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The Rise of Augmented Reality Apps

Galyna Chekan
Originally published at perfectial.com on ・4 min read

It all started in 2017 when Apple introduced its latest augmented reality framework – ARKit. The main objective was obviously to simplify the creation of AR applications which sought to enable users to interact with the real world with 2D/3D objects rendered on the screen of iOS devices (available with Apple A9 or newer processors). The applications of ARKit are truly endless – from simply having fun to actually aiding educational process and solving everyday problems for millions of people worldwide. But, let’s not rush into it. We’ll go slow with some basic stuff.

Business Application for ARKit #1: Objects on Planes

Since the release of ARKit, many great apps were published, but, probably the one that made the most buzz was the IKEA Place. Well, we’d like to show you how it was made.

Let’s go with the basics – making a 3D model for ARKit. Before we proceed with the app, we need an actual 3D model we can use. Thankfully, it can easily be rendered with Blender or any other 3D modeling software of your choice. Just make sure it supports the .DAE extension.

Hint:2D graphics for AR is supported by SpriteKit, 3D – by SceneKit.

So we need the .SCN SceneKit file with 3D model. The .DAE file should be converted to the .SCN format in Xcode. In order to perform this action, select the Editor menu and click Convert to SceneKit scene file format (.scn). Perfectial R&D Augmented Reality Render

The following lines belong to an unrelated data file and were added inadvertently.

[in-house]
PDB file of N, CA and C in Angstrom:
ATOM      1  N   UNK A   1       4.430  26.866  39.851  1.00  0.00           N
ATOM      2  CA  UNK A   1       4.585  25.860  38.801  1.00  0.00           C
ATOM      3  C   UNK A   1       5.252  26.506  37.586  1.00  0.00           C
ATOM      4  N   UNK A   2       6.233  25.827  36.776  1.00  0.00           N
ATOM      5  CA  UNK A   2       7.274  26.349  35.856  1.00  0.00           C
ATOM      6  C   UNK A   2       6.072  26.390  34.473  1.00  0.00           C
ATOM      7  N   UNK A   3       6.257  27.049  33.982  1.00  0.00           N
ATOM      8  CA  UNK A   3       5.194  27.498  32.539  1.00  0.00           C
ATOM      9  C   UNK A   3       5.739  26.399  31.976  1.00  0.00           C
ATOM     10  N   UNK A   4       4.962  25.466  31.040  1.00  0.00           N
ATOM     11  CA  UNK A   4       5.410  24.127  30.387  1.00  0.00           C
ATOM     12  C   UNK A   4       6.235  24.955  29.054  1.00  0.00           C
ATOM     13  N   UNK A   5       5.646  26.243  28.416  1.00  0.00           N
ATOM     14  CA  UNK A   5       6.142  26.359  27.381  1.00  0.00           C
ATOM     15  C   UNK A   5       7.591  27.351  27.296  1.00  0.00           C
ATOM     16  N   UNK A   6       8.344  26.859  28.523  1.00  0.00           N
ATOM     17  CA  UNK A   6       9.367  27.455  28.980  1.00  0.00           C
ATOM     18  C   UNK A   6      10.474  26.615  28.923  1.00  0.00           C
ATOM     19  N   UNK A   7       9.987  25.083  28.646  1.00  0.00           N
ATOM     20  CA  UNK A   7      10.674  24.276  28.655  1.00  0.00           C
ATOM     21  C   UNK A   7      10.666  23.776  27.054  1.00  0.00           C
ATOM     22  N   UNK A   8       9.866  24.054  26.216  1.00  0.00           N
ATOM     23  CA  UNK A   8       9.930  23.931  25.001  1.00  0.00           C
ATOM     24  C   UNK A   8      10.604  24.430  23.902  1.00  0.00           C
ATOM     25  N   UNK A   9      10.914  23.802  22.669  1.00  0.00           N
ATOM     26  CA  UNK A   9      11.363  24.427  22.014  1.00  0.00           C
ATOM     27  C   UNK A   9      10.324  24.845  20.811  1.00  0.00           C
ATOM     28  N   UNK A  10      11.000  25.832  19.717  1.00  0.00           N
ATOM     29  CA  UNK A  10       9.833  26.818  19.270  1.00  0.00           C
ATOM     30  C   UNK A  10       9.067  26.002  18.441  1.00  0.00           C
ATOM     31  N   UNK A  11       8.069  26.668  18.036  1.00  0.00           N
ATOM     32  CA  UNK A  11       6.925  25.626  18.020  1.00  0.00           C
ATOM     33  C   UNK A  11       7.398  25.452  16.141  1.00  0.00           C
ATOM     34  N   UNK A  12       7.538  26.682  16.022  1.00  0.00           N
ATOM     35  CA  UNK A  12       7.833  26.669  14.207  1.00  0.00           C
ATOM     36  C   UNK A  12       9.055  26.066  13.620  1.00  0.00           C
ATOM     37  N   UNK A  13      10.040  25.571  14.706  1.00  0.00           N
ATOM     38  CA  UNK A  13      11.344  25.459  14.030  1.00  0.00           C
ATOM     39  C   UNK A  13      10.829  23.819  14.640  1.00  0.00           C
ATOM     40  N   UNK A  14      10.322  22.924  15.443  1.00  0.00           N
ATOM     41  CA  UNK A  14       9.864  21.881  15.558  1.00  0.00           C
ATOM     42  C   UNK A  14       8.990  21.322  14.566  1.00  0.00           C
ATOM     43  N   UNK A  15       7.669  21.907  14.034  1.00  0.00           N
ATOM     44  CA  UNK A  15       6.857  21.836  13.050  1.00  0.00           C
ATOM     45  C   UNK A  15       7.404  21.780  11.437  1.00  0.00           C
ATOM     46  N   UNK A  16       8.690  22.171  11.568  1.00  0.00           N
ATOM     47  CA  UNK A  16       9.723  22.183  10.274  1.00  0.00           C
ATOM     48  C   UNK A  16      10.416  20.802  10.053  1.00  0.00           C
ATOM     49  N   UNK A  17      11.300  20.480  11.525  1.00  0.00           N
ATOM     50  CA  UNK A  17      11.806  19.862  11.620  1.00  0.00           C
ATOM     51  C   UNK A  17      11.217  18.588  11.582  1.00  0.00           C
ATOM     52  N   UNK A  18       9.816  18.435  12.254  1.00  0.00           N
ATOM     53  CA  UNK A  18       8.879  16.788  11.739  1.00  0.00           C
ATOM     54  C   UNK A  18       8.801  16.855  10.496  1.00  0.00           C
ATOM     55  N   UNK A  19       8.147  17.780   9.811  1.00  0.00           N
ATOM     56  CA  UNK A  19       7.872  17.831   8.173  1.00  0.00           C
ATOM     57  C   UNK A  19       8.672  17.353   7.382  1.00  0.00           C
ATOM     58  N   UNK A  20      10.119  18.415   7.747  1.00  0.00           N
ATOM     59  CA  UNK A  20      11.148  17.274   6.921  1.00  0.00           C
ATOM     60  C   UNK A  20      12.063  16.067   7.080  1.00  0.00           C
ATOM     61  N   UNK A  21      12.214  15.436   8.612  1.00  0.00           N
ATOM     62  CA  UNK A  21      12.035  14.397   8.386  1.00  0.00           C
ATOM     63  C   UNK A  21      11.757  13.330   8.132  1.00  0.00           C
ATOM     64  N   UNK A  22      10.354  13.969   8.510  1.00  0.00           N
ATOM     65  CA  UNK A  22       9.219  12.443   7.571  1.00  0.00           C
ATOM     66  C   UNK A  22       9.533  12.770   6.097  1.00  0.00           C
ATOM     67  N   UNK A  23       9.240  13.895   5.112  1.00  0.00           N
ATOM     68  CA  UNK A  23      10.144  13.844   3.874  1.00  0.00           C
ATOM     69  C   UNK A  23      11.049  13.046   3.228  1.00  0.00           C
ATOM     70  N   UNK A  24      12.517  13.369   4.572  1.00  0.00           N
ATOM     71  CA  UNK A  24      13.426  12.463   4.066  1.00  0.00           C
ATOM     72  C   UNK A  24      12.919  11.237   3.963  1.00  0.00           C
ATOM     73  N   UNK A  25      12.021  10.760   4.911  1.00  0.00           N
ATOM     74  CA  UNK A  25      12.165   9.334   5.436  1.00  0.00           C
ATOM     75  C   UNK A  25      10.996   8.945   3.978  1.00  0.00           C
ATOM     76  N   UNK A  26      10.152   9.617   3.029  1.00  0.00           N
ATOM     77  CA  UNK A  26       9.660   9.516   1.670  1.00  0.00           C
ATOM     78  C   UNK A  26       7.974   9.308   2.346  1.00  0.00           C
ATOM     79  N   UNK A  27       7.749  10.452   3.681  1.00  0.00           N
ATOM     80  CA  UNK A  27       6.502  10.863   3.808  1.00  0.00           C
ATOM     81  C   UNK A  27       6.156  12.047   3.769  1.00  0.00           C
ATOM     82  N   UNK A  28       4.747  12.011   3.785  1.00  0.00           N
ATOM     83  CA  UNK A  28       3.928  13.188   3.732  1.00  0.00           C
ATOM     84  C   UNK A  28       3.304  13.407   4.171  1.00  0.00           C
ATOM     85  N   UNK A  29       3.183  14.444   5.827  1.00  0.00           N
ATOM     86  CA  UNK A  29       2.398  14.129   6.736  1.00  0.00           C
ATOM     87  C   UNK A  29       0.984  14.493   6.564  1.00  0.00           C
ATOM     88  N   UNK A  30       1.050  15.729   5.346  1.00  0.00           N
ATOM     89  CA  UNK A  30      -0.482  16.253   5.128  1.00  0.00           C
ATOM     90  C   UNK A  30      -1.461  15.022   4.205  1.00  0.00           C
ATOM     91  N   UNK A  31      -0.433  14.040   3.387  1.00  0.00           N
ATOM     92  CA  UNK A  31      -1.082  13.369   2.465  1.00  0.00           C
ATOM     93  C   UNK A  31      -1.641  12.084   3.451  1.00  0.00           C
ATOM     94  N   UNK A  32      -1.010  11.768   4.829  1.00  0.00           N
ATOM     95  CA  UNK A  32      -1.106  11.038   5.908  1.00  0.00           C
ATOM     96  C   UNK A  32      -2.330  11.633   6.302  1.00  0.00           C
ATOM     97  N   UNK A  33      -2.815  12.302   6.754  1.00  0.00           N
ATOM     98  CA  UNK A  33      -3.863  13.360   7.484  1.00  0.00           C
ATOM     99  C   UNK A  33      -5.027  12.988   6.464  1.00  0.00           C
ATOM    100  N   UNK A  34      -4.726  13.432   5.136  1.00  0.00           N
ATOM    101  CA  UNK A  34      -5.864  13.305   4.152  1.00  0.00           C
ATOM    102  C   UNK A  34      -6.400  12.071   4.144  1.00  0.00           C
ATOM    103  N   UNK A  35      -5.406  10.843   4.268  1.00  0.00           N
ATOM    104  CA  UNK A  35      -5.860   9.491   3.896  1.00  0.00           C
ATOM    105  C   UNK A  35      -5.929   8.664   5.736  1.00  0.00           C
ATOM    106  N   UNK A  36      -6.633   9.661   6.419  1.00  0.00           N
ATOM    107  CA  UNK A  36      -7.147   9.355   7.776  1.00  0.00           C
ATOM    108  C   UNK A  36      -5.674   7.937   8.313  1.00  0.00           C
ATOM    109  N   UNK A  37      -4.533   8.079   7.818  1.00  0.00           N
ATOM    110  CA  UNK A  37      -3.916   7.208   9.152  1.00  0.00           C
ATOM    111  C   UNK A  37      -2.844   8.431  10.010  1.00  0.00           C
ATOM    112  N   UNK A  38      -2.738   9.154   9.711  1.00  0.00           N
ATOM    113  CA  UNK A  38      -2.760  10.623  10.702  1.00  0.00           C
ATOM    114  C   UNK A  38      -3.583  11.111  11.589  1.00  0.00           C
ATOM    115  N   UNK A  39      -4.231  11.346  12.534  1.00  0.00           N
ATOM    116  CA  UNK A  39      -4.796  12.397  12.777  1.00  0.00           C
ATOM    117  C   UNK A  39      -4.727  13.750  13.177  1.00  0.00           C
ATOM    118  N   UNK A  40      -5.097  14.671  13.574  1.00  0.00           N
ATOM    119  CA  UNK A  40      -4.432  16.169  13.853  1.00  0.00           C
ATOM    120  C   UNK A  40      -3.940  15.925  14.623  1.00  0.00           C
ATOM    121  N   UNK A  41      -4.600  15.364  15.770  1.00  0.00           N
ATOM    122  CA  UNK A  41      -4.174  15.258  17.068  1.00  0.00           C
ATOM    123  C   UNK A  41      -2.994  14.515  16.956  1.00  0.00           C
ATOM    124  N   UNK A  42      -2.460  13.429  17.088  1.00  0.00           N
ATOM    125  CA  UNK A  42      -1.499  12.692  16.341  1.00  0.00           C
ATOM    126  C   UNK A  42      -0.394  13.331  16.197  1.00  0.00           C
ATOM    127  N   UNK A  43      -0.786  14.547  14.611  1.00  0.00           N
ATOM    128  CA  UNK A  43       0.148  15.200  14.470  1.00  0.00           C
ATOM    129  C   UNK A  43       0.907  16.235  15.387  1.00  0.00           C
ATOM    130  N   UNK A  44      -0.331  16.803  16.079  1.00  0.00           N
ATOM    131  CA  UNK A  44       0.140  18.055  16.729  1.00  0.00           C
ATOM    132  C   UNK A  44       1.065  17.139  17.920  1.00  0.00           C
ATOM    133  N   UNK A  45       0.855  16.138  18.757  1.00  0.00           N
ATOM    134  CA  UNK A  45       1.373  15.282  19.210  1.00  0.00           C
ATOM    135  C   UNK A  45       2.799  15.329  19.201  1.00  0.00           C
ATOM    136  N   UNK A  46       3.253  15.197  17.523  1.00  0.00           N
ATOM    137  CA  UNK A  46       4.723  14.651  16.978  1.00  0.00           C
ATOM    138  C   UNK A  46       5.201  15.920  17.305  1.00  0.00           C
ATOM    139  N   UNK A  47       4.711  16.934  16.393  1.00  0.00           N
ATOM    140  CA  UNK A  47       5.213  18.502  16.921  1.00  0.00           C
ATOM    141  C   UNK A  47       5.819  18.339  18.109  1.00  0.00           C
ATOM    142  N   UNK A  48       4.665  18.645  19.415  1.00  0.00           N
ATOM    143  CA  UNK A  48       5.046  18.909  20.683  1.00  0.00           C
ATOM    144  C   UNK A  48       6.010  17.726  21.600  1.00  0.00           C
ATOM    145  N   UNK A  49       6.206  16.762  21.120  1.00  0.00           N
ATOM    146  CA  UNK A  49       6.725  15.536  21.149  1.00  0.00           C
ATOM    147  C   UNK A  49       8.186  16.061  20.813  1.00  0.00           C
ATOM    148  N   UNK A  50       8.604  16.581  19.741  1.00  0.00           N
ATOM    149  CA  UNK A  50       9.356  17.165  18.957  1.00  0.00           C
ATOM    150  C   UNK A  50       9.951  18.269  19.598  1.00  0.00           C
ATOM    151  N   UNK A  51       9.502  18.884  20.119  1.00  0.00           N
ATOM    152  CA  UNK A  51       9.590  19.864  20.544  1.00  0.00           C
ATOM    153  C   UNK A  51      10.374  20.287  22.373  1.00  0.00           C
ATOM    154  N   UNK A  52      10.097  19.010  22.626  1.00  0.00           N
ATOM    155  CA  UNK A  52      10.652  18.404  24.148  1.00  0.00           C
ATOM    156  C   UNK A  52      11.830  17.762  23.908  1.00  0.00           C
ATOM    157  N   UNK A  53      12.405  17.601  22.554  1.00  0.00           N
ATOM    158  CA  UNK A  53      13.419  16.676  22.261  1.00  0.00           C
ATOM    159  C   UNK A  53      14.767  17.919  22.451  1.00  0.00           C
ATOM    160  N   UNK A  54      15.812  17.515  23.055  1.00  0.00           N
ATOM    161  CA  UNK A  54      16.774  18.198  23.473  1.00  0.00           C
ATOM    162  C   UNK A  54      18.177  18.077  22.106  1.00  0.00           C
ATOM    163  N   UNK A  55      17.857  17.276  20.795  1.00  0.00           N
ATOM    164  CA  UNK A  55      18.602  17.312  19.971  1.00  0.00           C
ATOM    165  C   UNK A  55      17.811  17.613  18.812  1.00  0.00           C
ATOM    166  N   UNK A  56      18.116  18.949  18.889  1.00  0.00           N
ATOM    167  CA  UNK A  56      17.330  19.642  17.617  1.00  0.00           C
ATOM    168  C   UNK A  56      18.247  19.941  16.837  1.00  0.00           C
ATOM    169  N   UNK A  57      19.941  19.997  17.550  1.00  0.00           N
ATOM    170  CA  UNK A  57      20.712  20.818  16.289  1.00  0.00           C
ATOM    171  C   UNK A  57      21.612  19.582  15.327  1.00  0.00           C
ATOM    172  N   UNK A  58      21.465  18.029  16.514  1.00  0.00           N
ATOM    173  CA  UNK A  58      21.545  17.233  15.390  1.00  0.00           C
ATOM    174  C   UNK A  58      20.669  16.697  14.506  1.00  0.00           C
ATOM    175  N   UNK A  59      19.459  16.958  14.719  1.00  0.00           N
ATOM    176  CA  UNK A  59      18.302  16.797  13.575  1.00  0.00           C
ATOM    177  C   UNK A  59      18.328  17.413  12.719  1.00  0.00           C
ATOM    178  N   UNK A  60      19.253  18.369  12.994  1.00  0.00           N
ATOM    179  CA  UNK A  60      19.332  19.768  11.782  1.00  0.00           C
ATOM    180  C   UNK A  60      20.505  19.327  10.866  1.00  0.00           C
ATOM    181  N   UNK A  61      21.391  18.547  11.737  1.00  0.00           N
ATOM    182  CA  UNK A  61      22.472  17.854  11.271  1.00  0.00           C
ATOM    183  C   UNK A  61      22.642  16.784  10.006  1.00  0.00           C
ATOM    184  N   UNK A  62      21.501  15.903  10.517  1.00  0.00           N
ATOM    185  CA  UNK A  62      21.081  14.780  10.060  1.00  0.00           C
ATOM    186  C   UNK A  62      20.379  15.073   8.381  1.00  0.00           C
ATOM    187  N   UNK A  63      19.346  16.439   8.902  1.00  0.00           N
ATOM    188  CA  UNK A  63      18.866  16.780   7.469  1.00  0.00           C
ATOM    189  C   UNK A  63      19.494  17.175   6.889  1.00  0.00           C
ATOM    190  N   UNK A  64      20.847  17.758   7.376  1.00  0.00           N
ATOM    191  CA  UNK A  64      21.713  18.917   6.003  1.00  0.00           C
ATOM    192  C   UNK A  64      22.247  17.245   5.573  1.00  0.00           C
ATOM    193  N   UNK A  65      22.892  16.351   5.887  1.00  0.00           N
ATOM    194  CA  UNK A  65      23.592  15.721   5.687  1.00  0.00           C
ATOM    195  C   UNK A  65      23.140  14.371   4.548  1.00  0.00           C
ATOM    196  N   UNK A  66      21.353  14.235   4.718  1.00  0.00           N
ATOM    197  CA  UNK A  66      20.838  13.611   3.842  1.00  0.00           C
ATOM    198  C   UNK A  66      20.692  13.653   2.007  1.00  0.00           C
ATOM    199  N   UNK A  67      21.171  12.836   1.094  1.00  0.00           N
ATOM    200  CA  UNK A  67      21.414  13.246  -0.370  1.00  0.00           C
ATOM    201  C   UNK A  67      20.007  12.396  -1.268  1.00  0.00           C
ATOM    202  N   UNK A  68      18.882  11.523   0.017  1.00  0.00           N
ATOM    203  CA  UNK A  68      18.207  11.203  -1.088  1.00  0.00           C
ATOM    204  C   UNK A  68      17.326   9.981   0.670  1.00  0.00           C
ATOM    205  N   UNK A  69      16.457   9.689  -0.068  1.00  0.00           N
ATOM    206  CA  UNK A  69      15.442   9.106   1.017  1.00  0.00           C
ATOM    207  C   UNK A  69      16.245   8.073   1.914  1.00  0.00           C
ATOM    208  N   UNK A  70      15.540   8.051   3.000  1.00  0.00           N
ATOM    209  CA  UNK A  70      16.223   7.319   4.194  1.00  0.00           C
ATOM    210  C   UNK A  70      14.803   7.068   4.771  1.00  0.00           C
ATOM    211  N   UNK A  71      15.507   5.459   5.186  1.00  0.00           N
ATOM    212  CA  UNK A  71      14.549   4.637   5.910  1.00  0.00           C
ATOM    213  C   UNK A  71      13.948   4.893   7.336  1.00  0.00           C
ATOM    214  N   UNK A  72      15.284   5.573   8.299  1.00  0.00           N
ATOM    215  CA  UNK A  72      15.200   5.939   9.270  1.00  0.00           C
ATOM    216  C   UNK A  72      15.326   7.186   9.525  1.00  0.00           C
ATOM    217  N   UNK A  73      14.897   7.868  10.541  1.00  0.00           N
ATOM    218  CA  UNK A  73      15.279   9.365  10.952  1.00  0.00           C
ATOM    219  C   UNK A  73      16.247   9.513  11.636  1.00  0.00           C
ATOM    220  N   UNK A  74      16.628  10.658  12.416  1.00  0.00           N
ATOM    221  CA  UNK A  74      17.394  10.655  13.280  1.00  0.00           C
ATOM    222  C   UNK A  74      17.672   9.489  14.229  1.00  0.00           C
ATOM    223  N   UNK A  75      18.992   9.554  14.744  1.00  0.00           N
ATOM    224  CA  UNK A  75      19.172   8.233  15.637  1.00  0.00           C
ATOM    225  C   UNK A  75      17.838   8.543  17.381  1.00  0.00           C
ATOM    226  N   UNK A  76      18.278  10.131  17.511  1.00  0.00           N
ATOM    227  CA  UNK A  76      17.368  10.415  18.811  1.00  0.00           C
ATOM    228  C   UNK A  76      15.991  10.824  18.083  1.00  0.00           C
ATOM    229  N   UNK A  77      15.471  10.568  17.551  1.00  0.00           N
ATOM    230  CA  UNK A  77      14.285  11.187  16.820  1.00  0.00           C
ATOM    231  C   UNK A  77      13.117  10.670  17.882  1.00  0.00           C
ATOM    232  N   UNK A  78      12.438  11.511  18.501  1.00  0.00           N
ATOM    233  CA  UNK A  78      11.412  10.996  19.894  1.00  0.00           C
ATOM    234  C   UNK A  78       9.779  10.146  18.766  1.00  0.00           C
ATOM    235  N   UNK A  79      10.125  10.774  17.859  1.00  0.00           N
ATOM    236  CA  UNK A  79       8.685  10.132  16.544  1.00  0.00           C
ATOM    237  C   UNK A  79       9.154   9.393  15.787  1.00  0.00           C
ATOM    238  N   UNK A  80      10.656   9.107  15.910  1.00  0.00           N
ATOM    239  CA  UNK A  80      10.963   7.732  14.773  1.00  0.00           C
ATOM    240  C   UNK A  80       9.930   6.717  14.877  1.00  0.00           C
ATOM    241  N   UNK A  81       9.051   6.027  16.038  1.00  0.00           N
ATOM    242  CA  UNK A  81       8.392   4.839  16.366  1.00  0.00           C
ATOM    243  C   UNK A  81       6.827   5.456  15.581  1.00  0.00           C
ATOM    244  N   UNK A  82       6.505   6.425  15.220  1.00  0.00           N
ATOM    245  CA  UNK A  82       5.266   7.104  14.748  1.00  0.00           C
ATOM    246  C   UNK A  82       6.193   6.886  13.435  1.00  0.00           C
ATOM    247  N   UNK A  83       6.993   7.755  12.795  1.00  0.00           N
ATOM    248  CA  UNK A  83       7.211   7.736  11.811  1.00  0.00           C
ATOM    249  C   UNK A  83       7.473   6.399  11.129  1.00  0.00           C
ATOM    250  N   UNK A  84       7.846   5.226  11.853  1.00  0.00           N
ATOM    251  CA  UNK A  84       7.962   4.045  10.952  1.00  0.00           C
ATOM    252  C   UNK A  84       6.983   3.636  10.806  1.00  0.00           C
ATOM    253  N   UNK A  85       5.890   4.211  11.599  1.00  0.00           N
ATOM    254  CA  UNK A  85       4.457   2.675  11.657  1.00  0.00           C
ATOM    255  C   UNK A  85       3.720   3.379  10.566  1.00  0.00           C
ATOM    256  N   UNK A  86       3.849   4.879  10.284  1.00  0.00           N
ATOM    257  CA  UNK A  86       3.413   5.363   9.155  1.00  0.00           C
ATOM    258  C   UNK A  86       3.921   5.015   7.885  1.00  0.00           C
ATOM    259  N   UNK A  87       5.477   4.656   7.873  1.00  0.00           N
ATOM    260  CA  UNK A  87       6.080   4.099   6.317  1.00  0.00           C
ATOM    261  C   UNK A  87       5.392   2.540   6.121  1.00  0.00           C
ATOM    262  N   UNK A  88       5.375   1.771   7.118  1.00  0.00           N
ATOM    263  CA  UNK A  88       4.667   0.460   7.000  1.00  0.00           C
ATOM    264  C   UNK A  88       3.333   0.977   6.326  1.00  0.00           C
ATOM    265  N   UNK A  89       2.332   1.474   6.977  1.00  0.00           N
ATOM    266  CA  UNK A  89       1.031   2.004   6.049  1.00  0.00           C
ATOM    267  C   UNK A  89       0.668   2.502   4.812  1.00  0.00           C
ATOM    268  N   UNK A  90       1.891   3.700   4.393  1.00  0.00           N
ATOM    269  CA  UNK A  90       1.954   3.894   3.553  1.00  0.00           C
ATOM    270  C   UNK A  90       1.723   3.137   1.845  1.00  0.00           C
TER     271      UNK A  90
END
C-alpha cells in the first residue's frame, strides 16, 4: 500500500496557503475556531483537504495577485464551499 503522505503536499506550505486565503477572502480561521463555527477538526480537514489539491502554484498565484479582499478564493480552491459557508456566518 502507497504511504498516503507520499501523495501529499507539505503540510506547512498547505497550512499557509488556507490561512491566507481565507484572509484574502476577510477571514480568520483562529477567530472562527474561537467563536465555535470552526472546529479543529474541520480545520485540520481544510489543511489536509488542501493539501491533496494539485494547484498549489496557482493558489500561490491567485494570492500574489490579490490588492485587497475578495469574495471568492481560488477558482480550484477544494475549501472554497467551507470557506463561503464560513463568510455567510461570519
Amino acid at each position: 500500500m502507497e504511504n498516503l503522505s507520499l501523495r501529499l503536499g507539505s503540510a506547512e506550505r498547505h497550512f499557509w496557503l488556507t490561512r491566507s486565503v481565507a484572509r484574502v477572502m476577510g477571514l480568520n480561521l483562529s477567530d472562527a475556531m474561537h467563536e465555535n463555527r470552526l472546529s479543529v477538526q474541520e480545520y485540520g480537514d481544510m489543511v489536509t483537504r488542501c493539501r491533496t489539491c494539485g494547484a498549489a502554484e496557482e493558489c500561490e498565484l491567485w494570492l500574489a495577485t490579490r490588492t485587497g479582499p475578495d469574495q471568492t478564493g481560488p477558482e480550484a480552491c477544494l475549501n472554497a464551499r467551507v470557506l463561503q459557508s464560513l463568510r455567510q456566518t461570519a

The next step is to determine horizontal planes where 3D objects can be put. Determine a delegate for your ARSCNView : the view where the augmented reality will be rendered. Then implement delegate methods didAdd , didUpdate and didRemove.

Below is an example of the method didAdd :

func renderer(_ renderer: SCNSceneRenderer, didAdd node: SCNNode, for anchor: ARAnchor) {

    guard let planeAnchor = anchor as? ARPlaneAnchor else { return }

    node.addChildNode(horizontalSurface(planeAnchor: planeAnchor))

}

Make sure that a plane anchor has been added, not another anchor. This is why we use the guard statement. Now, let’s see the method horizontalSurface used in the code above:

func horizontalSurface(planeAnchor: ARPlaneAnchor) -> SCNNode {

    let horizontalSurface = SCNNode(geometry: SCNPlane(

        width: CGFloat(planeAnchor.extent.x),

        height: CGFloat(planeAnchor.extent.z)))

    horizontalSurface.geometry?.firstMaterial?.diffuse.contents =

        UIColor.blue.withAlphaComponent(0.4)

    horizontalSurface.geometry?.firstMaterial?.isDoubleSided = true

    horizontalSurface.position = SCNVector3(

        planeAnchor.center.x,

        planeAnchor.center.y,

        planeAnchor.center.z)

    horizontalSurface.eulerAngles = SCNVector3(90.0.degreesToRadians, 0, 0)

return horizontalSurface

}

The blue “diffuse” makes it possible to see the planes in real life. If the color isn’t defined, they will be transparent, thus you won’t be able to see them.